WASHINGTON -- Supreme Court Chief Justice John G. Roberts Jr. suffered a medical scare yesterday afternoon when he had a seizure and fell on a dock near his summer home on an island off the coast of Maine.
Roberts, 52, was taken by a private boat from Hupper Island to the mainland and then by ambulance to Penobscot Bay Medical Center in Rockport.
A statement issued by the court last evening said Roberts "underwent a thorough neurological evaluation, which revealed no cause for concern." He was kept overnight at the hospital as a precaution.
"The chief justice is fully recovered from the incident," said court spokeswoman Kathleen Arberg, adding that he had "experienced minor scrapes in the fall."
She said Roberts had suffered "what doctors describe as a benign idiopathic seizure."
Idiopathic means that the cause is unknown. Medical experts said doctors would have performed a magnetic resonance imaging scan, or MRI, and other tests to rule out the possibility of a brain tumor or a stroke.
The court confirmed that Roberts had suffered a similar seizure in 1993. For several months afterward, he did not drive but instead took a bus to work in downtown Washington or car-pooled with a friend.
A seizure is caused by "excessive electrical activity in the brain," according to Medline Plus, an online medical encyclopedia published by the National Institutes of Health and the National Library of Medicine. Some seizures are focused on one part of the brain or one side of the body; others are classified as generalized, meaning the whole body is affected. Not all seizures cause an individual to lose consciousness or experience convulsions.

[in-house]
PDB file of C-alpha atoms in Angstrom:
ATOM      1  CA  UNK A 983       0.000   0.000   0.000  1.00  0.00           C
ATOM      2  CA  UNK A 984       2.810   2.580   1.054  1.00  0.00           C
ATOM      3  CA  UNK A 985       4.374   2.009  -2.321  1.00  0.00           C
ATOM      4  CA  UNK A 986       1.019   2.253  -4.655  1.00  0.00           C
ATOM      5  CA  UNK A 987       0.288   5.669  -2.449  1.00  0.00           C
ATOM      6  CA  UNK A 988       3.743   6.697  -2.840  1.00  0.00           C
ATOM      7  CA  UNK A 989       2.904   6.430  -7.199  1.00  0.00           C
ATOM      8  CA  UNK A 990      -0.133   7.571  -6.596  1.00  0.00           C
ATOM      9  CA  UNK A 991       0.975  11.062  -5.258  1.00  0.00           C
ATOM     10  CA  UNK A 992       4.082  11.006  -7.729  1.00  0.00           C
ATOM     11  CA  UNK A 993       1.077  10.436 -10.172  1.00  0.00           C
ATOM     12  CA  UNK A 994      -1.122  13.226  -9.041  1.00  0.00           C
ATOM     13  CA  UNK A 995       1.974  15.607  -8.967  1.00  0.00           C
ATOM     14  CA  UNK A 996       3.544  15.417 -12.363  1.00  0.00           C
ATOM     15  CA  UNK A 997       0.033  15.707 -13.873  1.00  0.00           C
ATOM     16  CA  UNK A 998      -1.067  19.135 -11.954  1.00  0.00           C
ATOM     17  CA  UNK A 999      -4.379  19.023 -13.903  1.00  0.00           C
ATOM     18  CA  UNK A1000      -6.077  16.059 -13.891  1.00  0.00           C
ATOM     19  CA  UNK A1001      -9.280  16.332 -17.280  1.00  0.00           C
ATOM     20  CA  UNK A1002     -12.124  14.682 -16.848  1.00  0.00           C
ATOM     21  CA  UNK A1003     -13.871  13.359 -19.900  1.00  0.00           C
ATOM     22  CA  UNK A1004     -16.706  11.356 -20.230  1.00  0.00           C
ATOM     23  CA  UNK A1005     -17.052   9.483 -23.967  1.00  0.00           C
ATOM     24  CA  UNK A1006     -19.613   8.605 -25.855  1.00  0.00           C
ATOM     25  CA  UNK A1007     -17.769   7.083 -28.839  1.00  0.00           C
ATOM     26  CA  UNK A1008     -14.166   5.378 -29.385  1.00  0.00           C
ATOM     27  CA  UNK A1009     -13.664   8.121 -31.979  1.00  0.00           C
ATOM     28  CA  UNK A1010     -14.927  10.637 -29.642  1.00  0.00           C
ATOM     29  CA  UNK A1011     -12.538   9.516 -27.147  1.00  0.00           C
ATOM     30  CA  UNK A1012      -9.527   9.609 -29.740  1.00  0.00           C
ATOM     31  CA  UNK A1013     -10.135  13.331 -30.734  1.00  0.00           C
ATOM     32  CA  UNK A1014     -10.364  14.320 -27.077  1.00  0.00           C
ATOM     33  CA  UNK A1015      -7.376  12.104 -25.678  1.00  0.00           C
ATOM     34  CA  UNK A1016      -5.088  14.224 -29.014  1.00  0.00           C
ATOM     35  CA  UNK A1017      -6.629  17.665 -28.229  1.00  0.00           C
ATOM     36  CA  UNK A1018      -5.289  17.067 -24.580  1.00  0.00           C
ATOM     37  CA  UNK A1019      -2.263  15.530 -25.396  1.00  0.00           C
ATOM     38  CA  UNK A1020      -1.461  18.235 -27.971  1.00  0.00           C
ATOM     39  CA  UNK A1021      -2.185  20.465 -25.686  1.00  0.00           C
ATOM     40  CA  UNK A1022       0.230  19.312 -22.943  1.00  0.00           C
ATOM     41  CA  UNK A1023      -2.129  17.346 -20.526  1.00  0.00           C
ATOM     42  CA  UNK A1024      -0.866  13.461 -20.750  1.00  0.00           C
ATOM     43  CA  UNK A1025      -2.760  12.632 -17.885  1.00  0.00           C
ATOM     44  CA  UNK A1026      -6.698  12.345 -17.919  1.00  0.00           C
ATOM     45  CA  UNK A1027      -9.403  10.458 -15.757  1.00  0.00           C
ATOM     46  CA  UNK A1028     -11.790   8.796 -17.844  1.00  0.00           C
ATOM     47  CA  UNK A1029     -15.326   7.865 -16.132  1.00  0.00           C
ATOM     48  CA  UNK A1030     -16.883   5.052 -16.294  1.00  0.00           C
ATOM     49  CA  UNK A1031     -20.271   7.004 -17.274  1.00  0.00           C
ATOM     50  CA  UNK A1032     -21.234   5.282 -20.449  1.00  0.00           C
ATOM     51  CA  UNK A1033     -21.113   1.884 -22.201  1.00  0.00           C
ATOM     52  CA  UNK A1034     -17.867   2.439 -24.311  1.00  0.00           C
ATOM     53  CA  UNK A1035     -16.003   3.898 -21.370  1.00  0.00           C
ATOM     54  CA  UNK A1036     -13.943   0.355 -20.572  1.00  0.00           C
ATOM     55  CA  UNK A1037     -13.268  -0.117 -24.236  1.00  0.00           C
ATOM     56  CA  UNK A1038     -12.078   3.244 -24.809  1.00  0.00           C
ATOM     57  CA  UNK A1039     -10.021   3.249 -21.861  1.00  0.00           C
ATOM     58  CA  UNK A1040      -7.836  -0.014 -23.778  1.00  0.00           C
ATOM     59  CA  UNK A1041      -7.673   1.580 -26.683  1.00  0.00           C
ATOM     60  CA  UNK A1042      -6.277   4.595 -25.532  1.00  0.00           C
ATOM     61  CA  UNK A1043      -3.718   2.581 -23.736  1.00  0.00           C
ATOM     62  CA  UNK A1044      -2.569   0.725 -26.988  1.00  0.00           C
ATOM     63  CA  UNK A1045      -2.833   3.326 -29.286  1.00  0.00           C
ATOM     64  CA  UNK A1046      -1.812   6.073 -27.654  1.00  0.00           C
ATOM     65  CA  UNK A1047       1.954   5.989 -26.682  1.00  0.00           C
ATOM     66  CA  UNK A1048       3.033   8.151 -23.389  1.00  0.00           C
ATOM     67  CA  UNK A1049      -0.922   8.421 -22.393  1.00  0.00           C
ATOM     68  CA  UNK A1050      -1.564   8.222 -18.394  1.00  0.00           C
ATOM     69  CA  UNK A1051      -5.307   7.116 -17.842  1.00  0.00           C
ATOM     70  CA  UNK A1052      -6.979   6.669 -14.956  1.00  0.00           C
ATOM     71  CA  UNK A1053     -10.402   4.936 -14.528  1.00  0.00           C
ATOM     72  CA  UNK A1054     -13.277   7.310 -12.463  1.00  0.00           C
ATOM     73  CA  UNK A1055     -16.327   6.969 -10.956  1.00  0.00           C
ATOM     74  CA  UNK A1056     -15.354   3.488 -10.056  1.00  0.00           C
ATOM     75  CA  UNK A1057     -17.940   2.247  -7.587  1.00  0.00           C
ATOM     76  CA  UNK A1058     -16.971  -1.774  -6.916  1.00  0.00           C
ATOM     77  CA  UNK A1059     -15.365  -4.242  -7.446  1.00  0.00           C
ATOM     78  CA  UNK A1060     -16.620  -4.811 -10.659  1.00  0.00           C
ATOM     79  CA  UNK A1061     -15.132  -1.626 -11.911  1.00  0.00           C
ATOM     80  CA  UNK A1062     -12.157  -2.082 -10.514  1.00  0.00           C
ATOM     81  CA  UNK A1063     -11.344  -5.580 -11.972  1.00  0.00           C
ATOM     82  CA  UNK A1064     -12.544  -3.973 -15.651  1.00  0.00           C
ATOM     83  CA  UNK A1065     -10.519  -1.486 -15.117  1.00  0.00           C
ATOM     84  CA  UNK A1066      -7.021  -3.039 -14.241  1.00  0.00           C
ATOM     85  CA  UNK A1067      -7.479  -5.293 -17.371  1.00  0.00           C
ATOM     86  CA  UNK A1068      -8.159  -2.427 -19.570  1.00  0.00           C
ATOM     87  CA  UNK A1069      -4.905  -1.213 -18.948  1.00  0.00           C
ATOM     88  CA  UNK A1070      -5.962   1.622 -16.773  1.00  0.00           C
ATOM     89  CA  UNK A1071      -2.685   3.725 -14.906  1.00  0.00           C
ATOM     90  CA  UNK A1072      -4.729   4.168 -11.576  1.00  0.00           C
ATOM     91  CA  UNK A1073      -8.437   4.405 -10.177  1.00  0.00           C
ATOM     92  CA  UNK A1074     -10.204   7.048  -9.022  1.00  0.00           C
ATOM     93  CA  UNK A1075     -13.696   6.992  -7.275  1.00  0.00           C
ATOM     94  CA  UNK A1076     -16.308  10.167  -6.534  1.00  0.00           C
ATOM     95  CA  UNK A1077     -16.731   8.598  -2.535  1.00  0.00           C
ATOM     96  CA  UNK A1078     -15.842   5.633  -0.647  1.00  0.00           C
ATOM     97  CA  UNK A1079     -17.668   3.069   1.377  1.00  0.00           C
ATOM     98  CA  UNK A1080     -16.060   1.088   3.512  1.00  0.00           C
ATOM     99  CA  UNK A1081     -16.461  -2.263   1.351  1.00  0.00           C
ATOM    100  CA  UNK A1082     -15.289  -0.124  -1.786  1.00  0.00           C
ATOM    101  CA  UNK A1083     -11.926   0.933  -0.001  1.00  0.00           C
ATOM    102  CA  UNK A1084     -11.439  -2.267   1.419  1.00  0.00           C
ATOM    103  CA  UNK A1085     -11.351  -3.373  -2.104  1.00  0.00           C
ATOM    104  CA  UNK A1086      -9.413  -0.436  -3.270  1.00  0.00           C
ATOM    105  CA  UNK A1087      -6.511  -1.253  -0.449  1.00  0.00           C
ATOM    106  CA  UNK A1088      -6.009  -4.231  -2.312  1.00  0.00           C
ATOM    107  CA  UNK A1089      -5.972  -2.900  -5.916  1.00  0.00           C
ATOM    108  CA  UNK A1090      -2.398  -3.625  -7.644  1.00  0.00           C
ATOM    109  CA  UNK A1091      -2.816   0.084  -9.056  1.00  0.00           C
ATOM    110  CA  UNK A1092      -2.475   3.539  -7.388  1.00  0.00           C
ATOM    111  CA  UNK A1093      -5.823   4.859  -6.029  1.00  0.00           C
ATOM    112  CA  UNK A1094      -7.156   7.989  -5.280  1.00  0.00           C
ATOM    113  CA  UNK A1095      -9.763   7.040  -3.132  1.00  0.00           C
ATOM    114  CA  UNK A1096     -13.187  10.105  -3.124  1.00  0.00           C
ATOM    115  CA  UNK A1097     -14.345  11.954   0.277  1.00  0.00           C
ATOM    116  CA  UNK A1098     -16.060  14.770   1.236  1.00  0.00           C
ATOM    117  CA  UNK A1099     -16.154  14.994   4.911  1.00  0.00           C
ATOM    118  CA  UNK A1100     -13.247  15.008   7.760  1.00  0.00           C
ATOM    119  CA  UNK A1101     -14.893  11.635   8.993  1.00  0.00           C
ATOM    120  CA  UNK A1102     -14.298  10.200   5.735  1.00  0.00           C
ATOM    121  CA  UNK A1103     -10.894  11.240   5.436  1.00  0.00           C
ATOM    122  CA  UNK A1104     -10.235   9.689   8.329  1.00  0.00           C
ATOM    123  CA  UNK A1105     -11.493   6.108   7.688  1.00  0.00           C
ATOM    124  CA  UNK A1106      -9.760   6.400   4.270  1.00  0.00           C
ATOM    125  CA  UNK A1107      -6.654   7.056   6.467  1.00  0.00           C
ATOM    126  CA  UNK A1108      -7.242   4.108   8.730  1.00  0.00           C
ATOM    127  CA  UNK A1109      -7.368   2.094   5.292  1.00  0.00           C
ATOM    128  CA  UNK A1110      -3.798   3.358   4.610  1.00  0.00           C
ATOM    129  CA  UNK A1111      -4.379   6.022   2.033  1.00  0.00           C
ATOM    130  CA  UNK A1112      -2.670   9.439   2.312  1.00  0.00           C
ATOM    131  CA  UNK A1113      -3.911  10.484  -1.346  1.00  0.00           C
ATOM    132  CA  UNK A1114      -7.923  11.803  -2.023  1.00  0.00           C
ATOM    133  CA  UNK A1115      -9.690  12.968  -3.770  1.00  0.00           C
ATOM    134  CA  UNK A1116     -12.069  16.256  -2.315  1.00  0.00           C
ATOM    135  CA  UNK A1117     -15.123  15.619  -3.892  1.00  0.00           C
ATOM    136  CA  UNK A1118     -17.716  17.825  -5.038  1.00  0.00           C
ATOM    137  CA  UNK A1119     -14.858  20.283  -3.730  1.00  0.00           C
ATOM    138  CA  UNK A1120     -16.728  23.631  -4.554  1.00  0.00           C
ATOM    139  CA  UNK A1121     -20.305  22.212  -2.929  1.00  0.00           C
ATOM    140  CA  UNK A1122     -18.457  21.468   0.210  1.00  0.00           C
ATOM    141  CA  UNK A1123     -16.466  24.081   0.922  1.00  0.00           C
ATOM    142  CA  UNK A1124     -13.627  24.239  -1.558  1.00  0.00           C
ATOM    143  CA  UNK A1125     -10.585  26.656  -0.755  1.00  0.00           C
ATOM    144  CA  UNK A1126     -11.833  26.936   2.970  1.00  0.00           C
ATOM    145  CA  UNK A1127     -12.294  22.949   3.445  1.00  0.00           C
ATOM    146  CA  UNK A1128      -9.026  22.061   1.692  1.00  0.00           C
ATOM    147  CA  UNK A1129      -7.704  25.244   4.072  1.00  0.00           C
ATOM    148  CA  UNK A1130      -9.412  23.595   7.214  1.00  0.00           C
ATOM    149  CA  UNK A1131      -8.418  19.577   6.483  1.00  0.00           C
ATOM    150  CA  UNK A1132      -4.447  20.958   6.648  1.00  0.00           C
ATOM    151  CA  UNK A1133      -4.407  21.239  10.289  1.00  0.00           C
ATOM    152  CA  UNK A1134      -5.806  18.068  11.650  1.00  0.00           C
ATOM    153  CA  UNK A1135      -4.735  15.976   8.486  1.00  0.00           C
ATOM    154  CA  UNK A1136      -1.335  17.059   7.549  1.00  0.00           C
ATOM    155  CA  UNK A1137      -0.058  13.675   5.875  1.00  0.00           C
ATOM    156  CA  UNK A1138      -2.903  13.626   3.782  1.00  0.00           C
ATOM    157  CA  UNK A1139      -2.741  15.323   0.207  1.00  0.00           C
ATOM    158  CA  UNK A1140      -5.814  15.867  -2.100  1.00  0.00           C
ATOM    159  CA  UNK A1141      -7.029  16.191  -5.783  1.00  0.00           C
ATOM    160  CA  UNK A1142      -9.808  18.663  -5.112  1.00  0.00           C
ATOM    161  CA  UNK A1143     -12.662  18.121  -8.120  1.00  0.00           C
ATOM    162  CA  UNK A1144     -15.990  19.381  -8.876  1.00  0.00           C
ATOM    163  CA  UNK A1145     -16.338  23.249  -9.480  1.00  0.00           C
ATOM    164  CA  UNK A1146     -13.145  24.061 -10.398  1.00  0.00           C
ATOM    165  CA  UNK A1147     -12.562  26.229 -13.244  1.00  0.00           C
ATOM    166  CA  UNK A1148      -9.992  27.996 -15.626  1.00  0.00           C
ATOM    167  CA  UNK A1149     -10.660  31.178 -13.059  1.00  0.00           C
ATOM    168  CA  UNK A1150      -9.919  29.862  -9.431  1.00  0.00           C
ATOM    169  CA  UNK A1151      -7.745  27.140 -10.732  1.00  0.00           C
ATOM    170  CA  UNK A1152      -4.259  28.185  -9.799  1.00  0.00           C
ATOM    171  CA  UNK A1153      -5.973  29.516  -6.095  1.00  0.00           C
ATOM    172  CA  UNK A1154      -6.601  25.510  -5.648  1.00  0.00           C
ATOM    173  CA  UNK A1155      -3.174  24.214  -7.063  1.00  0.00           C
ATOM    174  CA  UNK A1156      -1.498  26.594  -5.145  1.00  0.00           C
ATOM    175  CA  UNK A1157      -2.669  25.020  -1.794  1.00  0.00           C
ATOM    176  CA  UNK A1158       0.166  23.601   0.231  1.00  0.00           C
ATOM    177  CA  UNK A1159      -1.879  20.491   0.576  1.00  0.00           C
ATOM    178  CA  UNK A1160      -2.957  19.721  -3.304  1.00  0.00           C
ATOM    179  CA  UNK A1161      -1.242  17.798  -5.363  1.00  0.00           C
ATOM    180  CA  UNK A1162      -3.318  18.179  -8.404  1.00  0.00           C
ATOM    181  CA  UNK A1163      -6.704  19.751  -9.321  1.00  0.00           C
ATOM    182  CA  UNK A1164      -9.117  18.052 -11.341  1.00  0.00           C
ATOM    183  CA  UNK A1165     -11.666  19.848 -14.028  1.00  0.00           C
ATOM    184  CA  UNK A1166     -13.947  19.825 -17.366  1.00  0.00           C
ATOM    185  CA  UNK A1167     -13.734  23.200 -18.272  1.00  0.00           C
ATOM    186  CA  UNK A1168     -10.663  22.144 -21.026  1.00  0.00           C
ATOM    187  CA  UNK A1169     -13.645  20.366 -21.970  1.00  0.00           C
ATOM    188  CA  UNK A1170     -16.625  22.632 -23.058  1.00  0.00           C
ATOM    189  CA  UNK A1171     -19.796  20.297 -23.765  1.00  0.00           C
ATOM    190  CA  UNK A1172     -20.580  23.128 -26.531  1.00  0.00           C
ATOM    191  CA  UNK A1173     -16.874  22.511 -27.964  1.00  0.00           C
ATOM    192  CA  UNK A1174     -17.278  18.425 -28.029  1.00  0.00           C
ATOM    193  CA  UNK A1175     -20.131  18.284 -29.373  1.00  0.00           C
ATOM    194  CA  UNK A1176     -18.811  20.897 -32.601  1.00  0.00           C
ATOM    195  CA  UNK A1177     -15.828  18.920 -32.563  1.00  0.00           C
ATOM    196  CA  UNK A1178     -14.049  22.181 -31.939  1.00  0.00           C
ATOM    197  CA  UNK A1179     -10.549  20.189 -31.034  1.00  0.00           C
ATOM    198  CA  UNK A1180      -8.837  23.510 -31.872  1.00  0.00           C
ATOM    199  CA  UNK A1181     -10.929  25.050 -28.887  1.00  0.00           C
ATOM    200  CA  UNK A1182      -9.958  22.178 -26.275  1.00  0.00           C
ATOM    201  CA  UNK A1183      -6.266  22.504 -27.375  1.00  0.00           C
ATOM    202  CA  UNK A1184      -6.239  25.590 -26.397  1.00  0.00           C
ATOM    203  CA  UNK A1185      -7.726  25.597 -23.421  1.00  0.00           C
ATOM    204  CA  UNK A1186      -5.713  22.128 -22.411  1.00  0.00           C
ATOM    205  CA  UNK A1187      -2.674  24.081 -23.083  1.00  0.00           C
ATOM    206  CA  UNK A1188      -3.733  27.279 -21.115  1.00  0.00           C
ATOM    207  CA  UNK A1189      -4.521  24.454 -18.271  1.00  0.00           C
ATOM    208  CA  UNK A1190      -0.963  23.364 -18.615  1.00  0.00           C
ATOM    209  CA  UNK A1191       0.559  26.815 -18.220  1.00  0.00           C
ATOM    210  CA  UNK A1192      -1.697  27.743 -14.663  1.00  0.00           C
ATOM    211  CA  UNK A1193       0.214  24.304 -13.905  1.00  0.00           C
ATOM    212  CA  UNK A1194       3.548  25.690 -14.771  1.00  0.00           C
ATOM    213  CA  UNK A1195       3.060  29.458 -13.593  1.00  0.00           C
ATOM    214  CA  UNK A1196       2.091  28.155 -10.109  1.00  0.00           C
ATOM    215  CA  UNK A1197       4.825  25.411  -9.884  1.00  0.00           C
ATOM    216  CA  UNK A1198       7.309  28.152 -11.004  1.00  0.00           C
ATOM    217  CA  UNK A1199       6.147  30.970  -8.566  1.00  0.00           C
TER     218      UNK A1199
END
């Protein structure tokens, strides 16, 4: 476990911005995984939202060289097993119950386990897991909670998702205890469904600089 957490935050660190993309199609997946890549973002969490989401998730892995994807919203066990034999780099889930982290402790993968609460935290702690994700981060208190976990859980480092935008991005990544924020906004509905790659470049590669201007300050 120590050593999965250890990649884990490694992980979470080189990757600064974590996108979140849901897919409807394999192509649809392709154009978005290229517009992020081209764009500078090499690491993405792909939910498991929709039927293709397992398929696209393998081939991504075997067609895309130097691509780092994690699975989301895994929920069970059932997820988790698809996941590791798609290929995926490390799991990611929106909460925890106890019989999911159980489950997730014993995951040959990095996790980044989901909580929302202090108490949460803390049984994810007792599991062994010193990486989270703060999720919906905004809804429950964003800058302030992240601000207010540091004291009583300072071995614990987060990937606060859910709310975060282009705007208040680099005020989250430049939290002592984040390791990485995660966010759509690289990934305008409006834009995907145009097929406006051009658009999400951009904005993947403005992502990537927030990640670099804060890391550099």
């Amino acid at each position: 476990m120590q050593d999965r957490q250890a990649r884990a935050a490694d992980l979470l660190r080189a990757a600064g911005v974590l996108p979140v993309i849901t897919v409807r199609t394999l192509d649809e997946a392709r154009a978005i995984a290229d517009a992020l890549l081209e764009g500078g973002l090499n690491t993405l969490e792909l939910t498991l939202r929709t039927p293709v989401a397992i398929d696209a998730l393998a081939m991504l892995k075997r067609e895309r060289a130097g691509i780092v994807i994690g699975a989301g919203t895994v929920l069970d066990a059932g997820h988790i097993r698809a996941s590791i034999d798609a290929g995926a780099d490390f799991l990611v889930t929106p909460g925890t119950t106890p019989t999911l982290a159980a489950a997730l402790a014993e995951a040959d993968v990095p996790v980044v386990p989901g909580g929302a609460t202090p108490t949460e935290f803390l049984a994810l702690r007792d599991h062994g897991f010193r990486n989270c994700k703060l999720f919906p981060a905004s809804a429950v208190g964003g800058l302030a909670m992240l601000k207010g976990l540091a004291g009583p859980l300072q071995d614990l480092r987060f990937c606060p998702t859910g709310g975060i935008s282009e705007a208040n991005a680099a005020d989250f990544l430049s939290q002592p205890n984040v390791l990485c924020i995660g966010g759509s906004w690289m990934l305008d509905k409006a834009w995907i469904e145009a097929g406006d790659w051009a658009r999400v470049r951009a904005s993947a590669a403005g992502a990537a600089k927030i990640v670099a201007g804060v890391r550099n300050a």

In yesterday's incident, which occurred about 2 p.m., Roberts "was conscious and alert" while being transported, the local fire chief, Tim Polky, told the Associated Press.
Just about everyone is at some risk of a seizure, said Dr. Marc Nuwer, an expert in seizure disorders at UCLA's Geffen School of Medicine. In an adult, a seizure can be triggered by a variety of factors, including sleep deprivation, stress, alcohol consumption or certain medications, such as the anti-depressant Wellbutrin.
Because of his previous seizure, physicians may offer Roberts drugs to reduce the risk of recurrence. But given the length of time between the two incidents, the benefits of such medications, which are taken daily, might not outweigh the risks of side effects.
For the next week or so, Nuwer said, Roberts will probably have a headache and a sore body. "He will feel bad, like he ran a marathon but was not in shape," he said.
Roberts will probably be told not to drive a car for at least a week until physicians are confident he will not have another seizure.
Nuwer emphasized that the seizure should not have any effect on Roberts' mental abilities or his time on the court.
Two years ago this month, President Bush selected Roberts, then an appellate court judge, to fill the seat of retiring Justice Sandra Day O'Connor. At that time, Roberts' health was described as "excellent."
Six weeks later, when Chief Justice William H. Rehnquist died of cancer, Bush switched course and made Roberts his nominee for chief justice.
David G. Savage writes for the Los Angeles Times.